Young People Learning Opera Makes Compelling Viewing? Strange, but True.


So there I was, remote in hand, at a complete loss as to what to watch on television. I don’t watch a great deal, but did feel the need to get lost in something that is in no way related to football or Big Brother, my two biggest television enemies of the moment, along with steady contenders Jermey Kyle and Jimmy Carr. And then I remembered that this is around the time of year that Gareth Malone waves his musical magic wand over disadvantaged areas and changes the lives of young people forever. I am in no way exaggerating the current series Gareth Malone Goes to Glyndebourne. Year after year, Gareth has never falied to deliver in his promise of seeking out and then teaching a group of initially somewhat unenthusiastic teenagers to perform classical music and consequently gain a new found sense of confidence and self-belief.

In previous series, choir-master Gareth Malone has, on the surface, visited deprived parts of the UK and taught young-people to perform. Scratching away this surface-deep analysis of the programme’s formula, however, Gareth has in fact transformed lives by establishing long-lasting choirs that draw communities together. Young people whose opportunities were limited are given the chance to throw themselves into a challenge that not only brings tears of joy to their parents’ eyes, but also expands their horizons and gives them the opportunity to prove to themselves what they are capable of achieving.

In his current series, Gareth is in Sussex, uprooting the area’s undiscovered young talent (often undiscovered even by the young people themselves!) and training the cream of the crop to perform an opera based on the King Arthur legend. Challenges have already manifested themselves in all sorts of ways after only one episode, such as the task of keeping the team motivated and bringing their singing up to scratch. However, the real pressure is imposed by the daunting location of performance: the Glyndebounrne Opera House, one of the most famous opera houses in the world.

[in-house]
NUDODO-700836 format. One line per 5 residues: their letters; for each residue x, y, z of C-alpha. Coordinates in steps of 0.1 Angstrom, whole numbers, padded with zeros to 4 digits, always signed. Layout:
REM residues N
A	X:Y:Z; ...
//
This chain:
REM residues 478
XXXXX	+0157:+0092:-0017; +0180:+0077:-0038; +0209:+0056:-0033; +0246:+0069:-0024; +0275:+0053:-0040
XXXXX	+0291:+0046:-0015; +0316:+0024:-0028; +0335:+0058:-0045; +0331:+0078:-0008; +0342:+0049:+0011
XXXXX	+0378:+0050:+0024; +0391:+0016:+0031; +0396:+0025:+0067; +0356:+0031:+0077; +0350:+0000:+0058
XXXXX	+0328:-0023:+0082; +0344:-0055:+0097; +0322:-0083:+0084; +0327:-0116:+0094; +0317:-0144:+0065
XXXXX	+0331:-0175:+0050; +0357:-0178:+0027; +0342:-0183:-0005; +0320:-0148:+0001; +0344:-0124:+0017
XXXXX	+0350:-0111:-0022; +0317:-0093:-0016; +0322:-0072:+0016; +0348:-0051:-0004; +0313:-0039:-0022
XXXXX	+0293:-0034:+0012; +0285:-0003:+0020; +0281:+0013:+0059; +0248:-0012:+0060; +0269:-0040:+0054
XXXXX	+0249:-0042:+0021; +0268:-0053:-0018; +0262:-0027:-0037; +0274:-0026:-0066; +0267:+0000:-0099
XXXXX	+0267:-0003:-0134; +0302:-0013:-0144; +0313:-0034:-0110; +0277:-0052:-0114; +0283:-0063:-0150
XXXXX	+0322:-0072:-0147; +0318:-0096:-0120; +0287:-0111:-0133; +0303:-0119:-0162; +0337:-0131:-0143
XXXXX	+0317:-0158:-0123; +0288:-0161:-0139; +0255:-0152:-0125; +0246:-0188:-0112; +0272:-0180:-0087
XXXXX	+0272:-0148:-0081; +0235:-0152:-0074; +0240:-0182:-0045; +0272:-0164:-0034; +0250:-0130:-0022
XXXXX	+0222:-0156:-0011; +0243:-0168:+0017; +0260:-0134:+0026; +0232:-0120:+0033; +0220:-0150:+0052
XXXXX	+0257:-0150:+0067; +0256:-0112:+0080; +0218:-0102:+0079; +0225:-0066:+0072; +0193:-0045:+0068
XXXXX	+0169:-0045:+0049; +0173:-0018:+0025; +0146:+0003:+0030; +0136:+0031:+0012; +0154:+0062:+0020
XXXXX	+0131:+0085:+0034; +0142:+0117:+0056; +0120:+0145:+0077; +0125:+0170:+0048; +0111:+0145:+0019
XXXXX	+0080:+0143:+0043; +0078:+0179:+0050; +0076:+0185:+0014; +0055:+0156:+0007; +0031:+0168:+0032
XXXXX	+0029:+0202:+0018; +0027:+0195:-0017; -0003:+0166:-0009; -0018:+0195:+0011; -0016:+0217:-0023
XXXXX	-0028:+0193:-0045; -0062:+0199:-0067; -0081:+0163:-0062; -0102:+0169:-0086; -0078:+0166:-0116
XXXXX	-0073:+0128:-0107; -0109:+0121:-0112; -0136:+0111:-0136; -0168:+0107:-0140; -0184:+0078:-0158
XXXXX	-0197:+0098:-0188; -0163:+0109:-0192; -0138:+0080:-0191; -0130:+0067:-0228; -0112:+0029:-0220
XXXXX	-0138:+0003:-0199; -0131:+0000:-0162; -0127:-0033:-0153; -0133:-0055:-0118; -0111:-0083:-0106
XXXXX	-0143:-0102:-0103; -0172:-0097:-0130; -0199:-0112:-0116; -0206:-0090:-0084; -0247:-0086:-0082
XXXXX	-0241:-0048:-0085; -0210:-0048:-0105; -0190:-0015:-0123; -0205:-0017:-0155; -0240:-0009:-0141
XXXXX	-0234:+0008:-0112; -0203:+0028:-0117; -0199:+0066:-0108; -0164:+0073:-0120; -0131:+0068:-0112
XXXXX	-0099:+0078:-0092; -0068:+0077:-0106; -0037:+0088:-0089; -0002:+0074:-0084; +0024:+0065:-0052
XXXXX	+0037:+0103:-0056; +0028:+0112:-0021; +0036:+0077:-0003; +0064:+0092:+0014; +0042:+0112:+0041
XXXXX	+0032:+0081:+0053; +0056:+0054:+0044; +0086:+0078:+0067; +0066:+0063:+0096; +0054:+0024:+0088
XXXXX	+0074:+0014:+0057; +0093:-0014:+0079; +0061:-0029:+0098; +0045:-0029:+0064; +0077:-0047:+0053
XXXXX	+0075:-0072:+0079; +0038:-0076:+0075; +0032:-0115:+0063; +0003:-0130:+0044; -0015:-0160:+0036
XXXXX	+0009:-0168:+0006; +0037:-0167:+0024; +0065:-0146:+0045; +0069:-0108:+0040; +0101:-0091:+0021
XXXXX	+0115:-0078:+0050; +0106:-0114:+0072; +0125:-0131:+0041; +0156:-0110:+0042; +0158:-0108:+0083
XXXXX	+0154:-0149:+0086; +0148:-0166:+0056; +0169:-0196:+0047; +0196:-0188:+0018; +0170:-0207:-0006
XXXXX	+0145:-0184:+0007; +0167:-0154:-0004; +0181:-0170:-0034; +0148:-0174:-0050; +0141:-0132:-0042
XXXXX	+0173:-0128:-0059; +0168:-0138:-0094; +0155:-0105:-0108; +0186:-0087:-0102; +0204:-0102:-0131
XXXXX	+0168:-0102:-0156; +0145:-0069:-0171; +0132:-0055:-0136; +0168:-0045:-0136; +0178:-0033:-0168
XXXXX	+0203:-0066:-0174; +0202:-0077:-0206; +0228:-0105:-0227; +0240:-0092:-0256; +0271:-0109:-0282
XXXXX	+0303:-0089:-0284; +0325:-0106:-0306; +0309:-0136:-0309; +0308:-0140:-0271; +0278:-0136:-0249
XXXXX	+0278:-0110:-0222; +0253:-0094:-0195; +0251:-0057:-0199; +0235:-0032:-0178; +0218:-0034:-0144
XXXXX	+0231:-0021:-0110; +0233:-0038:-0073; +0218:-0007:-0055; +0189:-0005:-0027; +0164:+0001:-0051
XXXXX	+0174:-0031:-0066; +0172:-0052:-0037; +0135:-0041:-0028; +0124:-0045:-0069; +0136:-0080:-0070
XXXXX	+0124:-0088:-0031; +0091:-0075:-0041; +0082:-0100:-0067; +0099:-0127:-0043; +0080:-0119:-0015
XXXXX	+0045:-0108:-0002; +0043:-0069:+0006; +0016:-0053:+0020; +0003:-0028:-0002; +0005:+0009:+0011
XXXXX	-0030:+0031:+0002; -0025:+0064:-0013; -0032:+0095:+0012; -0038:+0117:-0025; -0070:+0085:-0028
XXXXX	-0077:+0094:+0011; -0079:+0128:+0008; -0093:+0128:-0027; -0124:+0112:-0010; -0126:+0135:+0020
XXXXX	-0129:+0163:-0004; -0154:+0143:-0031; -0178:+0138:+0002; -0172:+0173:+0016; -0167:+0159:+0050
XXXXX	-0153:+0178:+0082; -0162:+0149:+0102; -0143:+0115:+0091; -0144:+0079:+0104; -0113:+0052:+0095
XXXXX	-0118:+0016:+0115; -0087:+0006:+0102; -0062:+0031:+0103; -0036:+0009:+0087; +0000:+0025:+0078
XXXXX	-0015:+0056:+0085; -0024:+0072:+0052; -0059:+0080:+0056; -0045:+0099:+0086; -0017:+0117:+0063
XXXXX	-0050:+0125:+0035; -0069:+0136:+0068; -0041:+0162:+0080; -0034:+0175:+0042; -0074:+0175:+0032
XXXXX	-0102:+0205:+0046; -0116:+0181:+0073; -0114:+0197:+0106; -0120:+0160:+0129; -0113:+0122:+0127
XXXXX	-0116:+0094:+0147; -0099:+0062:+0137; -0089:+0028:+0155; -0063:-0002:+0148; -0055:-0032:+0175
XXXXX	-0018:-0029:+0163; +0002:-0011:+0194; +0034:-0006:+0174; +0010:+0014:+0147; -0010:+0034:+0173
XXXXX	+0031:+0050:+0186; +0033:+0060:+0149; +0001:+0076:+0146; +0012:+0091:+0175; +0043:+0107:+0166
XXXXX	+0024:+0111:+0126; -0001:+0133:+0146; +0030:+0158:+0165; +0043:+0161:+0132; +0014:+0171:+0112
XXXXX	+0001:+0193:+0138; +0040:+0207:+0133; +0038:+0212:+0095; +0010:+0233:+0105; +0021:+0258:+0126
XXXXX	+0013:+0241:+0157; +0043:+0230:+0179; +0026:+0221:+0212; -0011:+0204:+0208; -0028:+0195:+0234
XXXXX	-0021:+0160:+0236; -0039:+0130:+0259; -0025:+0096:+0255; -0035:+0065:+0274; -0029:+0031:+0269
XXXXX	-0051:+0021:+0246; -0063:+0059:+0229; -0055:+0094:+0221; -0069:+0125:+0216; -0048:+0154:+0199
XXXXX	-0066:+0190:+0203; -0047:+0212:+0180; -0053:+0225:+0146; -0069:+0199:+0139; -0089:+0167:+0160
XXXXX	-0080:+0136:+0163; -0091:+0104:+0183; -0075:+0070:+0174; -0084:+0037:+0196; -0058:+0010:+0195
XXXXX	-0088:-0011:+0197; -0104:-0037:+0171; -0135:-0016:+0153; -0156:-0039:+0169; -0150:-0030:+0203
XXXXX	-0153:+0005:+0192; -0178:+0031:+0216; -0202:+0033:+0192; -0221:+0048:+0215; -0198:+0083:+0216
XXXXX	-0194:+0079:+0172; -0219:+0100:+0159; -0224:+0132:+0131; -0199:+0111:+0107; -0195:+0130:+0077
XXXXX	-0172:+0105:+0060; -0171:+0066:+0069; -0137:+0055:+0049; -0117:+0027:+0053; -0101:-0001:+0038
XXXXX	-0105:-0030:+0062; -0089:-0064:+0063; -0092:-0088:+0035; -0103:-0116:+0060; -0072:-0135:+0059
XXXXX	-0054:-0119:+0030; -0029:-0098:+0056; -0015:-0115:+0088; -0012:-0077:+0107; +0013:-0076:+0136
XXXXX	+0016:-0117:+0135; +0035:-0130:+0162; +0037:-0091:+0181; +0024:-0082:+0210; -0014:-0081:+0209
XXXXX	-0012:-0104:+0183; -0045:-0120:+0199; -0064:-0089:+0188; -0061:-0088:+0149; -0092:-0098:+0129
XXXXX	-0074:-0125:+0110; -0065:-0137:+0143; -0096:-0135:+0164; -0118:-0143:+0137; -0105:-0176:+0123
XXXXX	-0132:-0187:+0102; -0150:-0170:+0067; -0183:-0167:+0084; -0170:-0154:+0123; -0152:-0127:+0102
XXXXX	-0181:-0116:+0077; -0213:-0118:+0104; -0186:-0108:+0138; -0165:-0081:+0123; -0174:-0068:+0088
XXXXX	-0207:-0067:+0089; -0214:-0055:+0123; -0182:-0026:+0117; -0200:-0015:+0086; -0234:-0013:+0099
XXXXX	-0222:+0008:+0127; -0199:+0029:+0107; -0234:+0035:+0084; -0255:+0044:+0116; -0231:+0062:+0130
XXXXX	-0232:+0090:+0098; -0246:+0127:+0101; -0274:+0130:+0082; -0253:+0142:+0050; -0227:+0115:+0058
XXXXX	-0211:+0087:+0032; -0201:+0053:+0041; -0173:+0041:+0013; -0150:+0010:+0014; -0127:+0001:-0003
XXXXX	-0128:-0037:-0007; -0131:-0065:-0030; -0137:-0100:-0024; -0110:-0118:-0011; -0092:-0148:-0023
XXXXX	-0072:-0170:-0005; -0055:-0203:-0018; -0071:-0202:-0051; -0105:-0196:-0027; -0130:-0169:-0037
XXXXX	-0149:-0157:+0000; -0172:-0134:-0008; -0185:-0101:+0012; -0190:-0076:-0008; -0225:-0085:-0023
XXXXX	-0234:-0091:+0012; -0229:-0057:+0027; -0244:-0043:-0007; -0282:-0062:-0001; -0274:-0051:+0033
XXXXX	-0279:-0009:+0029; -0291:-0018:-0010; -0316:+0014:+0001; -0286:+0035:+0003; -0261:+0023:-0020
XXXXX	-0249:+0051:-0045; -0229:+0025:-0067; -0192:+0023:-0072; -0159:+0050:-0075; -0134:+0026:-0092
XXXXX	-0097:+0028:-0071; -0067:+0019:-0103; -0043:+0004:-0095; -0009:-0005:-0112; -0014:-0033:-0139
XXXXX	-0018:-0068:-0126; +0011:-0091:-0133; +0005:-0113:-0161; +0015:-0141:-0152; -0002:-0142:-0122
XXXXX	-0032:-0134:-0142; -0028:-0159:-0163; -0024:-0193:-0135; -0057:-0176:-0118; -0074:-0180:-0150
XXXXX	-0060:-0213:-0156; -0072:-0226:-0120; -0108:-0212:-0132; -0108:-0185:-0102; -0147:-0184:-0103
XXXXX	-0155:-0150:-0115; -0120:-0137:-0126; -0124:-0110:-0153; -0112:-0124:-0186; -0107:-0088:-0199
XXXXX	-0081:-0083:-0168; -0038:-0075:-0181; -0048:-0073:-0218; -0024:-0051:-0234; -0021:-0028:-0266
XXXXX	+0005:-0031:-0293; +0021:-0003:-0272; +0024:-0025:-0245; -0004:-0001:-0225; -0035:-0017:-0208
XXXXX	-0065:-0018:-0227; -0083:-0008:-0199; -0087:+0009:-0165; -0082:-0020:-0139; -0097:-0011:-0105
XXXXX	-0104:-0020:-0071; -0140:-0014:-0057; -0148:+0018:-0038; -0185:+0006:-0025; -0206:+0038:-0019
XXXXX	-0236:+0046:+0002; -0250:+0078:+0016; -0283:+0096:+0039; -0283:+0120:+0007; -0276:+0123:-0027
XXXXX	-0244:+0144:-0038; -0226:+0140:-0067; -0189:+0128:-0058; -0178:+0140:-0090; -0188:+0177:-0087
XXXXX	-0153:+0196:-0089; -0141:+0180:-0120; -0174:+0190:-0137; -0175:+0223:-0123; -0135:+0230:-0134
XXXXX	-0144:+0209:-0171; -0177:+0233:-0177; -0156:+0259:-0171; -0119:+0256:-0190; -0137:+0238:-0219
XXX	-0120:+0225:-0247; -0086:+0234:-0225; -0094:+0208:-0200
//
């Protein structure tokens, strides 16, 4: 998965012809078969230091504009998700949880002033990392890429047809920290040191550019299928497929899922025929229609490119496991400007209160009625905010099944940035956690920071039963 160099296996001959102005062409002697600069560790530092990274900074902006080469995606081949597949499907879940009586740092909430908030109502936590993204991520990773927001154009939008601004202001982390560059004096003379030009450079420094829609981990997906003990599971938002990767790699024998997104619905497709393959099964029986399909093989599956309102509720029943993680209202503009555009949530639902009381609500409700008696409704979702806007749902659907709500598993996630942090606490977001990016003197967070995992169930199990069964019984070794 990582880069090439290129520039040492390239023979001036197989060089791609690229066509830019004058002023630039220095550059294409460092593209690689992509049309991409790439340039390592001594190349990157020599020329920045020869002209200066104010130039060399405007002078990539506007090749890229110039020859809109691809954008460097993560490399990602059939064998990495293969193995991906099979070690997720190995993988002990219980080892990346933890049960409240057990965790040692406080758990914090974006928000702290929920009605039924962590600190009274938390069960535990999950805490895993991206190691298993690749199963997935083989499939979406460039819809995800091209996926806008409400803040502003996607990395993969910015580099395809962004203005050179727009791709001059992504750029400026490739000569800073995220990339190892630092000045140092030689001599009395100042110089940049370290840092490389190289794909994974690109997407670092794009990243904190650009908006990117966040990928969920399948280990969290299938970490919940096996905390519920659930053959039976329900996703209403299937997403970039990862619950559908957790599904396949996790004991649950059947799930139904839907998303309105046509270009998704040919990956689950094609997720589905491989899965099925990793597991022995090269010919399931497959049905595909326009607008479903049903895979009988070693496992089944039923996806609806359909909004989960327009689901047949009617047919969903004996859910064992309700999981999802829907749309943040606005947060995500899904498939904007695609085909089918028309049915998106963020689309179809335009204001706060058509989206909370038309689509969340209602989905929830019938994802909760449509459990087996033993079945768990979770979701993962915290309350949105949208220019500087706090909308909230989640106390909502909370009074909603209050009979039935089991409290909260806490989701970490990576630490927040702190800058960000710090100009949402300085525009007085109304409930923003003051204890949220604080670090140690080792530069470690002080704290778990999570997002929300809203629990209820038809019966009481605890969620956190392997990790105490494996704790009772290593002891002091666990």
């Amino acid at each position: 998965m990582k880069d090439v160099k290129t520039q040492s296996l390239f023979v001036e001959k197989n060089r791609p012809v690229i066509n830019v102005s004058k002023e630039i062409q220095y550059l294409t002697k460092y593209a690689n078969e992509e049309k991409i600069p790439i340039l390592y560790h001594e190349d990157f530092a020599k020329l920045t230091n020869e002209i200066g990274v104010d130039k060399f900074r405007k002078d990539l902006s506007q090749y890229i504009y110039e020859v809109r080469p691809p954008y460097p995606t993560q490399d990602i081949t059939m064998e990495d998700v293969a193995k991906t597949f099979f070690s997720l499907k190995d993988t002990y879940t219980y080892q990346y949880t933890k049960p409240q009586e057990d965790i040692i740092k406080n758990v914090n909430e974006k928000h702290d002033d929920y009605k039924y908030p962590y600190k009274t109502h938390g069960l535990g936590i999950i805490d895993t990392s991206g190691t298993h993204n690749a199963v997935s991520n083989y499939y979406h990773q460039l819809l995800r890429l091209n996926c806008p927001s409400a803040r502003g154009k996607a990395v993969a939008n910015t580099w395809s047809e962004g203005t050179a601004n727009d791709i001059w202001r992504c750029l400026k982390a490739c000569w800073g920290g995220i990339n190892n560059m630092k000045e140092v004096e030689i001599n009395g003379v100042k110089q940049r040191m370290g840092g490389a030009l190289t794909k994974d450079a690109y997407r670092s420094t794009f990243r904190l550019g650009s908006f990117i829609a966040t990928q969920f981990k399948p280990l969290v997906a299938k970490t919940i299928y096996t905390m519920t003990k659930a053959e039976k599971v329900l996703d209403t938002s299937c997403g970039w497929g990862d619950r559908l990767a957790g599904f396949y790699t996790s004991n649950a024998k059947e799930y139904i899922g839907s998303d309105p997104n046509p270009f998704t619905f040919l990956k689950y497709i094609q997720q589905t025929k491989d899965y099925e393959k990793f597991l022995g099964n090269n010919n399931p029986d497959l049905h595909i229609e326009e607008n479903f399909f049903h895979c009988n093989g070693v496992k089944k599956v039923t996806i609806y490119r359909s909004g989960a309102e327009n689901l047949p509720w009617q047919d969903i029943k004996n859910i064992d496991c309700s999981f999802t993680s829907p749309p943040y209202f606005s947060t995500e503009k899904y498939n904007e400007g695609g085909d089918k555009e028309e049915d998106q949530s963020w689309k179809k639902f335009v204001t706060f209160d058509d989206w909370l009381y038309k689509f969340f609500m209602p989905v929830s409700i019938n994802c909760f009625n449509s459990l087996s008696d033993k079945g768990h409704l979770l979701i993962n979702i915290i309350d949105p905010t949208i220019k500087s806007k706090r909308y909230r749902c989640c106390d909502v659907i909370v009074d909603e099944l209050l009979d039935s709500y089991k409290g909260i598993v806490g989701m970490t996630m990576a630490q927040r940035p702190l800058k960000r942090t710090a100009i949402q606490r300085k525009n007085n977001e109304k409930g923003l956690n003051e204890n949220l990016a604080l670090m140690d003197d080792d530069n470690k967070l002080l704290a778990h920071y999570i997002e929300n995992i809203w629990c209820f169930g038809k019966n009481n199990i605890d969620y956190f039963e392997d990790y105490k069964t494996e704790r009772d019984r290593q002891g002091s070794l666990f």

Despite the enormity of this prospect, Gareth takes things in his stride and always lets his good nature shine through. Whilst I have found myself sighing with despair after seeing a terrible audition, he instead remains optimistic and supportive at all times, proving to be the total opposite to Simon Cowell, yet no less entertaining. Despite looking and sounding in every way out of place in a group of teenagers, Gareth Malone always manages to befriend everyone he meets, his witty sense of humour lifting spirits when the prospect of performing to an audience with expectations so high seems too much.

It’s not ‘people on a sofa, sat watching people on a sofa’, as Big Brother has been described. It’s a touching journey that unfolds every Thursday at 9:00 on BBC2. See for yourself the recommended weekly dosage for anyone experiencing extreme symptoms from too much football on the television.


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